As if the Agency didn't have enough to contend with, today brought news of an extortion scam in which callers identify themselves as "FDA Special Agents" and pressure customers into buying drugs (which are never delivered) online. Here's more from the source:
Speaking of FDA, attended a very interesting symposium on Science at FDA's brand new, and sprawling, headquarters in Silver Spring Maryland on Monday, in which senior Agency staffers met with the press and scientists allowed journalists to visit their labs, and talked about what they are doing. and am just getting around to writing up a report. More on that very soon. Clearly, FDA is getting much more proactive about media relations/outreach, just as it has embraced the whole Web 2.0 phenomenon. This is a very good thing.
In the meantime, if you'd like to see some real-life FDA impersonators in action, check this video clip from the not-quite-as-funny-as-they-think-they-are folks at "Onion"
Press Release from FDA.....
The U.S. Food and Drug Administration is warning consumers about a fraudulent scheme to extort money from consumers by callers who falsely identify themselves as "FDA special agents" or other FDA officials.
Several instances have been reported to the FDA of calls enticing consumers to purchase discounted prescription drugs by wiring funds to one of several locations in the Dominican Republic. No medications are ever delivered. A subsequent call is received from a fraudulent “FDA special agent” informing the consumer that a fine of several thousand dollars is required to be sent to an address in the Dominican Republic to prevent incarceration or other legal action.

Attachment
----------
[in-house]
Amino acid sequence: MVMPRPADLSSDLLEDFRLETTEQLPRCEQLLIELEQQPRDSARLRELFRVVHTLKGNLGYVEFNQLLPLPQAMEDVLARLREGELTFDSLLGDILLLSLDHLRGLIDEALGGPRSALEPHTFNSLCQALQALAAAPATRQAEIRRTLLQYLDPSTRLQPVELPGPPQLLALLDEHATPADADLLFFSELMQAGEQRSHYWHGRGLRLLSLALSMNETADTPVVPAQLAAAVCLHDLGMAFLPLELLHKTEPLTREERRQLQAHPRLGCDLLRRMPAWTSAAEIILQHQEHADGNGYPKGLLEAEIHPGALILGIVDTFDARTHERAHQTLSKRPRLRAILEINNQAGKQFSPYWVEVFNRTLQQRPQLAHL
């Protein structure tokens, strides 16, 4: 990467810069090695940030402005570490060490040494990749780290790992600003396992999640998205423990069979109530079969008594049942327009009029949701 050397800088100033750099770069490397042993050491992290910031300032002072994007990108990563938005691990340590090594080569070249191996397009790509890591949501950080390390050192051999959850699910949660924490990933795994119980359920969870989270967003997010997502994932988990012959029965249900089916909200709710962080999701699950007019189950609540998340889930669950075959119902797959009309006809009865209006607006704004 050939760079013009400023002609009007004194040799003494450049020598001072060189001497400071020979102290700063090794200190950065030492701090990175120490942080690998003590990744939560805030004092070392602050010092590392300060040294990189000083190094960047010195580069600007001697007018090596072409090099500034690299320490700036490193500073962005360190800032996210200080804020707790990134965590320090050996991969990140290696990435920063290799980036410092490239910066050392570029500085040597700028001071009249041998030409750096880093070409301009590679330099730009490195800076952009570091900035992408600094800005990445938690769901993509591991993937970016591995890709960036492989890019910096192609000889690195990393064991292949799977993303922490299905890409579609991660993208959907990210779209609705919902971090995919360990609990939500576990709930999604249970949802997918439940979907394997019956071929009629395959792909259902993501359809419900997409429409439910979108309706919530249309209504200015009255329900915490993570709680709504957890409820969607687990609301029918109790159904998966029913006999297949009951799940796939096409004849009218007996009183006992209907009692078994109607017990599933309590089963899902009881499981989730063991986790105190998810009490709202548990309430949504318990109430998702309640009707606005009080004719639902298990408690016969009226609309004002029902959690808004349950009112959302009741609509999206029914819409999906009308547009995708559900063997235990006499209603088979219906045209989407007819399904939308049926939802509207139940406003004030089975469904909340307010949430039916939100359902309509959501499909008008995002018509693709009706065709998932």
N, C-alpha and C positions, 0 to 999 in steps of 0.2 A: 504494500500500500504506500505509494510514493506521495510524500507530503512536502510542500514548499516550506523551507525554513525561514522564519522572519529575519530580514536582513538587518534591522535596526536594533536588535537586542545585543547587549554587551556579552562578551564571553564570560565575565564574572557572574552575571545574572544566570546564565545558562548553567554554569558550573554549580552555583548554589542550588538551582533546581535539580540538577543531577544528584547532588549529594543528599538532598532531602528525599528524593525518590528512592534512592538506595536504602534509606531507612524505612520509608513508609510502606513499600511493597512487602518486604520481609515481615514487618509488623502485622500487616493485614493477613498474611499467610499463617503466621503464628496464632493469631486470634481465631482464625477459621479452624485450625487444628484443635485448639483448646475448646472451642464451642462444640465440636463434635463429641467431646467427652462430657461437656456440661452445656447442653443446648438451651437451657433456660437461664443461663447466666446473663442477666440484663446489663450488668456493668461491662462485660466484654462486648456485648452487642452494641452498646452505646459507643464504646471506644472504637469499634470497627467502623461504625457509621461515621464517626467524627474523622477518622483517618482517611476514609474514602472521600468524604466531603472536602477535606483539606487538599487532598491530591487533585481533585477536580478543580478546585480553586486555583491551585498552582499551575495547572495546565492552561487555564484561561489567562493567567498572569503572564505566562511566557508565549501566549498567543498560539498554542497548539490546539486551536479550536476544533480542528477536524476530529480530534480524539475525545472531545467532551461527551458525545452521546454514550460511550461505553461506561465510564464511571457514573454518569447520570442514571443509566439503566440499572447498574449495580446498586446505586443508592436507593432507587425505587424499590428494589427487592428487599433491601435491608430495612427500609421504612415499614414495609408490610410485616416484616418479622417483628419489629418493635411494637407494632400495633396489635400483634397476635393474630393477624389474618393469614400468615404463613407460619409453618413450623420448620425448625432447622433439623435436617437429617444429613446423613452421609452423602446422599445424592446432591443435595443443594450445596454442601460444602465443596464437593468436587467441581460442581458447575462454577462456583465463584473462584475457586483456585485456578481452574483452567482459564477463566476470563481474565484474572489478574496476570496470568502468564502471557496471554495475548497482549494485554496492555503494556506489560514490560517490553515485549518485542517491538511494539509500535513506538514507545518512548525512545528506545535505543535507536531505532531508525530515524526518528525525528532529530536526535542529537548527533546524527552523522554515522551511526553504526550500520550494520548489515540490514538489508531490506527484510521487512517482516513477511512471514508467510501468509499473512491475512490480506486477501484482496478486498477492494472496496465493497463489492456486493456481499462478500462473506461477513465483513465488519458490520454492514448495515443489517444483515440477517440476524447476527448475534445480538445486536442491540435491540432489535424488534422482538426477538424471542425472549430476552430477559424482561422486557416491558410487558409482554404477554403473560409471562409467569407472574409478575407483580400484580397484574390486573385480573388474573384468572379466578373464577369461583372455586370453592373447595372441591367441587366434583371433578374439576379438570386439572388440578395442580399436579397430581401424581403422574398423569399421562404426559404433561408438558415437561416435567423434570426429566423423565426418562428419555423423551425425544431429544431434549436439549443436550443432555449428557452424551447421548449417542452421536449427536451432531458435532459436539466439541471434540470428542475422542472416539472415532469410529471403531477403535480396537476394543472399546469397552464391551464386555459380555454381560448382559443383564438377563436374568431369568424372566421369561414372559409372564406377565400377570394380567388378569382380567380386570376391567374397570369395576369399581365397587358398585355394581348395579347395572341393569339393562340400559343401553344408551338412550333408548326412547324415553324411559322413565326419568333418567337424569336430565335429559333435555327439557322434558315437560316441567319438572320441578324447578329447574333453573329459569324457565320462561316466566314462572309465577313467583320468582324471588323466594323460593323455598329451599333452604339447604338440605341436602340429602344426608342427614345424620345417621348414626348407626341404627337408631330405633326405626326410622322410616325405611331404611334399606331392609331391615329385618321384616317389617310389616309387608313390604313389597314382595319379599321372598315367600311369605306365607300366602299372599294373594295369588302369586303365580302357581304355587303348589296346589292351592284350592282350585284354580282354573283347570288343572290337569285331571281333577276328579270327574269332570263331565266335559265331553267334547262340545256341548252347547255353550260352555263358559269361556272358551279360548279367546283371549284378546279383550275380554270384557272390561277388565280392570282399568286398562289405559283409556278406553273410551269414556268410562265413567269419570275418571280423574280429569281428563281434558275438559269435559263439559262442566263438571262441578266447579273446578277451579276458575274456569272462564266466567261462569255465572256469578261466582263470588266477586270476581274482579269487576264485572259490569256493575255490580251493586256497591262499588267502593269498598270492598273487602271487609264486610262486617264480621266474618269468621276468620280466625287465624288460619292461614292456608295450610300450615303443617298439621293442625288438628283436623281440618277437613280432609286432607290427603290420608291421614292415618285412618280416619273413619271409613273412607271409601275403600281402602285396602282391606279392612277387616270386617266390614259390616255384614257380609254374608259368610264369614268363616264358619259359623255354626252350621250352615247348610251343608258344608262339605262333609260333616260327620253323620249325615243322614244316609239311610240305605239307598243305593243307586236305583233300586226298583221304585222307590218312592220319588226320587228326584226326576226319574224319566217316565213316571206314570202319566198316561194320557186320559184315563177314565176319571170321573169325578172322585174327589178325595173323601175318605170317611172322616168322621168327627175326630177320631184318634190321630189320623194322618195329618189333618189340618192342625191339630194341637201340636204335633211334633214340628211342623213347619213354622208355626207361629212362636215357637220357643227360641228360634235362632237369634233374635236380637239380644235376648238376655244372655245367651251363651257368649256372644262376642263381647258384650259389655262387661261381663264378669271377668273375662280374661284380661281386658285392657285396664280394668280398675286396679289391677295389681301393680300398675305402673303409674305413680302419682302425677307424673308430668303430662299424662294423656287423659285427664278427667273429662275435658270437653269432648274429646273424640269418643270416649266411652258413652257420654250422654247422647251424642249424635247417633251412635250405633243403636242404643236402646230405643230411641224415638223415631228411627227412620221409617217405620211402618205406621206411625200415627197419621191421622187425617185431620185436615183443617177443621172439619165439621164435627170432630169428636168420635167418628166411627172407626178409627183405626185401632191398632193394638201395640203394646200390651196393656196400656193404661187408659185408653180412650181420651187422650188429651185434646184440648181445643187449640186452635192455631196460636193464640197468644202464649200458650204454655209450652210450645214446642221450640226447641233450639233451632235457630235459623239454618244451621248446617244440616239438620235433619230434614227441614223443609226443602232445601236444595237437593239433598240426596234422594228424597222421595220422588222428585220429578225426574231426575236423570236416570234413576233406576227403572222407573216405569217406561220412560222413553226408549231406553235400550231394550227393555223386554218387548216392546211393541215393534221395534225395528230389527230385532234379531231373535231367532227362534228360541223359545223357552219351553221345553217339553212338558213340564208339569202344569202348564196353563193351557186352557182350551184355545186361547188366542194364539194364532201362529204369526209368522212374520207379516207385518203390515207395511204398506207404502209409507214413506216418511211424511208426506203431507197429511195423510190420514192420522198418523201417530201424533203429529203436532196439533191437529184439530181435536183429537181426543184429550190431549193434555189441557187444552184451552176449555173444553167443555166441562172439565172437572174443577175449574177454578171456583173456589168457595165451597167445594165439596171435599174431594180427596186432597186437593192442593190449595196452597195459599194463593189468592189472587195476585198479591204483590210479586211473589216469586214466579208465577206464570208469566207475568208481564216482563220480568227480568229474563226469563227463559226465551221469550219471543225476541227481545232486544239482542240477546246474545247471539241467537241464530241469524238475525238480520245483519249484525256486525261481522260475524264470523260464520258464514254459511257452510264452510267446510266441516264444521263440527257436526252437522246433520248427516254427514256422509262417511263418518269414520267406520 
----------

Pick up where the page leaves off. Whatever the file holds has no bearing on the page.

“Impersonating an FDA official is a violation of federal law,” said Michael Chappell, the FDA's acting associate commissioner for regulatory affairs. “The public should note that no FDA official will ever contact a consumer by phone demanding money or any other form of payment. FDA officials always present identification in person when conducting official business.”
Consumers should note that the fraudulent calls appear to be from telephone numbers located within the United States, but are in fact from either ported voice-over-the-Internet-protocol numbers (calls made directly from a computer and moved or “ported” to other computers to avoid detection) or cellular phones. Reports to FDA describe the callers as having Hispanic accents.
The scheme most likely began with the theft of personal information from consumers who previously purchased drugs via the Internet or telephone or who were victims of credit card fraud.
The FDA is investigating and complaints or information regarding this scheme should be reported to the FDA Office of Criminal Investigations at (800) 521-5783.
The FDA reminds consumers to purchase prescription drugs only from licensed pharmacies located in the United States. Information about the proper purchase of on-line medicine can be found at: http://www.fda.gov/consumer/features/drugsonline0707.html.